© 2020 Arizent. All rights reserved.

Adopt a ‘different mindset’ before going indie

Register now

When advisors dream about launching their own RIA, they get starry eyed about finally being in charge of their own practices. What trips them up, however, are the details.

The time and cost of keeping up with regulatory changes, for one.

After jumping from the institutional fixed-income world almost 30 years ago, Michael Joyce, founder and president of Agili in Richmond, Virginia, says a lot has changed.

“Most people making this leap don’t think about how they have to have their clients' interest in mind, as a fiduciary, 24/7,” Joyce says. “It’s definitely a different mindset from working in the wirehouses.”

“You're leaving a cash-flow world and you're entering an equity world,” says Kestra Private Wealth Services CEO Rob Bartenstein.
“You're leaving a cash-flow world and you're entering an equity world,” says Kestra Private Wealth Services CEO Rob Bartenstein.

The cost of meeting an ever-expanding array of clients needs is another consideration many newbies don’t consider, Joyce says. “When I talk to people who have made this move, they often say they didn’t realize the amount of time they'd have to spend on admin, compliance and even marketing,” says Joyce, whose practice oversees roughly 300 clients and $850 million in AUM. “You have to have a strong bench of people that are basically cost centers — they're not profit centers, but it allows you to do the things you need to be successful.”

Advisors can spend up to one day a week on compliance, alone, according to Investopedia.

When Mike Piershale left Edward Jones to launch an independent practice with Raymond James nearly 17 years ago, and later “went fully independent” in 2011 with Schwab, he says that’s when he had become aware of his flaws.

“I consider myself a good financial planner; I do everything from reading tax returns to coaching people on how to get their estate plans set up,” Piershale says. Though he is confident in his “salesman,” abilities, he is “not good at administration work.”

One benefit of going independent for Piershale was his ability to build on his marketing chops. Today, he headlines a Barrington, Illinois, radio show and podcast — The Money Hour Radio on AM 560 — regularly speaks with journalists and takes part in community events to promote Piershale Financial Group. His firm, also based in Barrington, now oversees the assets of more than 350 clients.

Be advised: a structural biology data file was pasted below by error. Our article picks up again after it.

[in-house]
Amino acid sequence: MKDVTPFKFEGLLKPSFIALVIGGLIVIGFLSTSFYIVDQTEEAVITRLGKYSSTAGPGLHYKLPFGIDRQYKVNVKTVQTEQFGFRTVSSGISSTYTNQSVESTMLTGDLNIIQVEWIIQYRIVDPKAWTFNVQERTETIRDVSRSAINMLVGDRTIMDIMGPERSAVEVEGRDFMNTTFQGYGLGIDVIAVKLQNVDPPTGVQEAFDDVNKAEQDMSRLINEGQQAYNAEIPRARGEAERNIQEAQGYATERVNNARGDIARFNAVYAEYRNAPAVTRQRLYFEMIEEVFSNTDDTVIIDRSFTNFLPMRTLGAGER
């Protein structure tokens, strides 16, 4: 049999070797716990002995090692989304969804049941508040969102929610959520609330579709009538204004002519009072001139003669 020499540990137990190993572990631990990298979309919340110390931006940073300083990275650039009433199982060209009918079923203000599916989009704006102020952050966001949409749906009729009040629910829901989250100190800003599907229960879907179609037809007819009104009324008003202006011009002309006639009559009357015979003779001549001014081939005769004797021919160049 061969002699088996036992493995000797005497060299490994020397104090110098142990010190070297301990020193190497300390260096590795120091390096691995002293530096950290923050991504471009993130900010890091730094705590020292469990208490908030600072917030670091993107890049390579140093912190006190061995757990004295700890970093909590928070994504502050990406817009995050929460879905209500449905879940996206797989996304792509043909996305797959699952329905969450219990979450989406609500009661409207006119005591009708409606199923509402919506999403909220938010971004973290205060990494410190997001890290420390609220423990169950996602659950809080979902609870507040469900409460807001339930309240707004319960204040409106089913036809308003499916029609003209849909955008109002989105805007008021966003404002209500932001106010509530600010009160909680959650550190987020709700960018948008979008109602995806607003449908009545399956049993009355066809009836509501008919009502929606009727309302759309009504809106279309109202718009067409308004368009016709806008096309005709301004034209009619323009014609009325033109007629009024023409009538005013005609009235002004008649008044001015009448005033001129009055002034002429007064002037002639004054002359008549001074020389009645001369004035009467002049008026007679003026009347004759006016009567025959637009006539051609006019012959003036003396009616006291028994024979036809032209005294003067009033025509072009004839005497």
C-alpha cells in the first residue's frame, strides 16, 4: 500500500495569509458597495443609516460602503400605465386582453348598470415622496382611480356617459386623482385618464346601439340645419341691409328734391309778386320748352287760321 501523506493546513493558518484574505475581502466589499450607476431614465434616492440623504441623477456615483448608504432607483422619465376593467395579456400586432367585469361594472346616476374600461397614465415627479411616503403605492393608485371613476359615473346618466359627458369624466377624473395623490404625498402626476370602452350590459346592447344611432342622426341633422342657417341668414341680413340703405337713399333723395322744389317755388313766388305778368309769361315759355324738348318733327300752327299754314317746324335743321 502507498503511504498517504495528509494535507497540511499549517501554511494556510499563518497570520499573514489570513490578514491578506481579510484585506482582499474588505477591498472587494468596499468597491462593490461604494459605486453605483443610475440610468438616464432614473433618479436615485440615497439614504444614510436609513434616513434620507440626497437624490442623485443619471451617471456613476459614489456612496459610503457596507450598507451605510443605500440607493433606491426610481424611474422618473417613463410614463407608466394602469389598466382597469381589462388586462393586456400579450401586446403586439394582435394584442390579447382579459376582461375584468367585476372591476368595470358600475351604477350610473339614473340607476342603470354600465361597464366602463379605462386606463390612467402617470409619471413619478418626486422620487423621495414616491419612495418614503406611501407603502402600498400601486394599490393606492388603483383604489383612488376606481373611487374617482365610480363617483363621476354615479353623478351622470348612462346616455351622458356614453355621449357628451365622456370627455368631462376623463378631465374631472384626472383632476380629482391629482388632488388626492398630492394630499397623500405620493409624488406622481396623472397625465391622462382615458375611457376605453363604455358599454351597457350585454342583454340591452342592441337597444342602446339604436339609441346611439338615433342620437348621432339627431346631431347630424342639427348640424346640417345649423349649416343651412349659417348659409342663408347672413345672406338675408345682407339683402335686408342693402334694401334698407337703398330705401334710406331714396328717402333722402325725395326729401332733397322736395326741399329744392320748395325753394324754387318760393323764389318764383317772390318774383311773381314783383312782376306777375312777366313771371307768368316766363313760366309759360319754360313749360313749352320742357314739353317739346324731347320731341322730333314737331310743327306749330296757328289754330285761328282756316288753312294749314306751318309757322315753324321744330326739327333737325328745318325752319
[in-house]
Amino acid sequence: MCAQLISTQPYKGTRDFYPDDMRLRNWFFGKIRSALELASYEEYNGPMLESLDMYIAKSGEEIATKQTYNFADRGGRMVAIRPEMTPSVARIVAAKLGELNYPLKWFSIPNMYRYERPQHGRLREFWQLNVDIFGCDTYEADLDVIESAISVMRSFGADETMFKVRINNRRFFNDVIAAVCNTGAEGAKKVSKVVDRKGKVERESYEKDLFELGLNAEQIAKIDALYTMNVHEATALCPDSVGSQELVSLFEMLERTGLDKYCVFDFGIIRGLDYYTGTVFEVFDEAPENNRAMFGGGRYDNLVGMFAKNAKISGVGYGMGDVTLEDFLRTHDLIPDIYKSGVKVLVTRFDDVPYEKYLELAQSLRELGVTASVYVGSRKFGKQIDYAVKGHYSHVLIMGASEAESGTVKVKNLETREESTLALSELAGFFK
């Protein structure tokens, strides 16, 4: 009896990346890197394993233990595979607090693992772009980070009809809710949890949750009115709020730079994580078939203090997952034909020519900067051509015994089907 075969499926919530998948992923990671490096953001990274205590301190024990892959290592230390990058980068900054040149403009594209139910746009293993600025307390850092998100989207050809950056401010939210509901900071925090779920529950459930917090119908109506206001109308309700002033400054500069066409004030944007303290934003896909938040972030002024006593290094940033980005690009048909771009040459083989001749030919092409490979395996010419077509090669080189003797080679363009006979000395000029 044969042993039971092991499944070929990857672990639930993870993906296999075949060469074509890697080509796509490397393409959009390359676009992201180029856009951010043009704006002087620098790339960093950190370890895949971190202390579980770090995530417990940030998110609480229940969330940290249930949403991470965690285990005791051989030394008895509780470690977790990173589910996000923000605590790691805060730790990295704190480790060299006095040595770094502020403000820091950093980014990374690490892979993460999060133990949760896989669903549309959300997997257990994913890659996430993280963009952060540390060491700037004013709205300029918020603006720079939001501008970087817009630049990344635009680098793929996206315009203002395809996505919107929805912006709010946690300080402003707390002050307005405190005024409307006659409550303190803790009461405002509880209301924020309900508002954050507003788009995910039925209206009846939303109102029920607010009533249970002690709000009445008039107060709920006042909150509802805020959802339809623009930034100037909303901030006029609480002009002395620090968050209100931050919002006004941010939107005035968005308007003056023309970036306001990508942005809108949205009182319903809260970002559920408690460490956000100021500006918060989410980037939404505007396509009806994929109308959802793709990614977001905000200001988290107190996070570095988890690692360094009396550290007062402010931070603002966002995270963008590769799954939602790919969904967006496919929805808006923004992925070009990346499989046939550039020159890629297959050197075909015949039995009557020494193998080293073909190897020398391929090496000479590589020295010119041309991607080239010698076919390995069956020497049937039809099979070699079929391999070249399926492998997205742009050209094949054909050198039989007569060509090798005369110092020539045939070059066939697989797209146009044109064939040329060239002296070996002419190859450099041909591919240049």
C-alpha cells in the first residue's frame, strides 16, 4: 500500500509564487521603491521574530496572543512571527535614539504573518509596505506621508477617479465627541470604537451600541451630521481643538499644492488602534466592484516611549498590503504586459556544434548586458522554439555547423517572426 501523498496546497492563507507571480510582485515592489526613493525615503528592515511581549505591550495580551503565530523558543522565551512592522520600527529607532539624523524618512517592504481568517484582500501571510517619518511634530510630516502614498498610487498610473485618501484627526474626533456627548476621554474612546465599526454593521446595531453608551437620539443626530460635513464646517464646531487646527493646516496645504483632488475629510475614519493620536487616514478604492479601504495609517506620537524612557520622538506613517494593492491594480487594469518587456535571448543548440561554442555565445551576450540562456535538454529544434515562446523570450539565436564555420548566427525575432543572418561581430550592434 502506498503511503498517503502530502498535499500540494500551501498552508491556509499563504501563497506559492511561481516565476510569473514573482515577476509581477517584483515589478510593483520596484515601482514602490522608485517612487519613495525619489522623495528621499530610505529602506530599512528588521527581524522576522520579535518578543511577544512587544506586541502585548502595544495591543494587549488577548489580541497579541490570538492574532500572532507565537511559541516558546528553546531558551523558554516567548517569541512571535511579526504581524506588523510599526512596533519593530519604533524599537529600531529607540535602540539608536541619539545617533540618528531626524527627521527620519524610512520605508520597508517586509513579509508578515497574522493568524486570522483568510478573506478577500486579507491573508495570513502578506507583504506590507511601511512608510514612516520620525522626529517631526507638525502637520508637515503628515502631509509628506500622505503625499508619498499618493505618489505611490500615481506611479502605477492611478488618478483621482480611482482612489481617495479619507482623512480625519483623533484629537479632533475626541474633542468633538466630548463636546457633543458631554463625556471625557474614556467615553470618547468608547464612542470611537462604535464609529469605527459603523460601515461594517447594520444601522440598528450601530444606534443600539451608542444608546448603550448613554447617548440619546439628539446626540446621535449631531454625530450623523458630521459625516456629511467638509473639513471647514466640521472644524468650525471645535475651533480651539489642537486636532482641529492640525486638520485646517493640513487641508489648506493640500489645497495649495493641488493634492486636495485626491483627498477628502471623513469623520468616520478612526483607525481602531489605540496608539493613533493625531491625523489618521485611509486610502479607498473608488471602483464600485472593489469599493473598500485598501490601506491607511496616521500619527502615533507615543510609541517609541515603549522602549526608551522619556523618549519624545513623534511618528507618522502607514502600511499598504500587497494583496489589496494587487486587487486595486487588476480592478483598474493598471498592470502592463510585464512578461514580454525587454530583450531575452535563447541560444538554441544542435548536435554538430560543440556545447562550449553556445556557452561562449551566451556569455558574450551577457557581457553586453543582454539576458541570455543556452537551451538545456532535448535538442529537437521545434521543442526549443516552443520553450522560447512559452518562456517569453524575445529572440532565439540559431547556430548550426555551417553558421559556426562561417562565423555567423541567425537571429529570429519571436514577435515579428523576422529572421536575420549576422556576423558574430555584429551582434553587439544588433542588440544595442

Like Joyce, Piershale credits much of his success to a well-rounded, reliable team.

“I never would have become my own RIA if I didn’t have a core group of people that had worked with me already for a long time and that I knew were going to stay with me,” he says.

THE COST OF GOING INDIE
For advisors who are new to independence, everything from how the computer is plugged in, to water bills and new-office real estate costs must be taken into account, says Kestra Private Wealth Services CEO Rob Bartenstein.

“You need to understand how integration of multiple computers works, what sort of cabling and wiring goes into an office, and very often for advisors doing it on their own ... need to figure this out by themselves or find a third party to do the job,” Bartenstein says.

All of the additional help comes with a price, Bartenstein warns. Everything, eventually, falls on the one running the show. And that goes for the long-term value of the practice, as well.

“You're leaving a cash-flow world and you're entering an equity world,” he says, adding that RIAs are responsible for managing and examining the salaries and equity stakes of their partners, assistants and junior partners. “This can be completely new territory.

For reprint and licensing requests for this article, click here.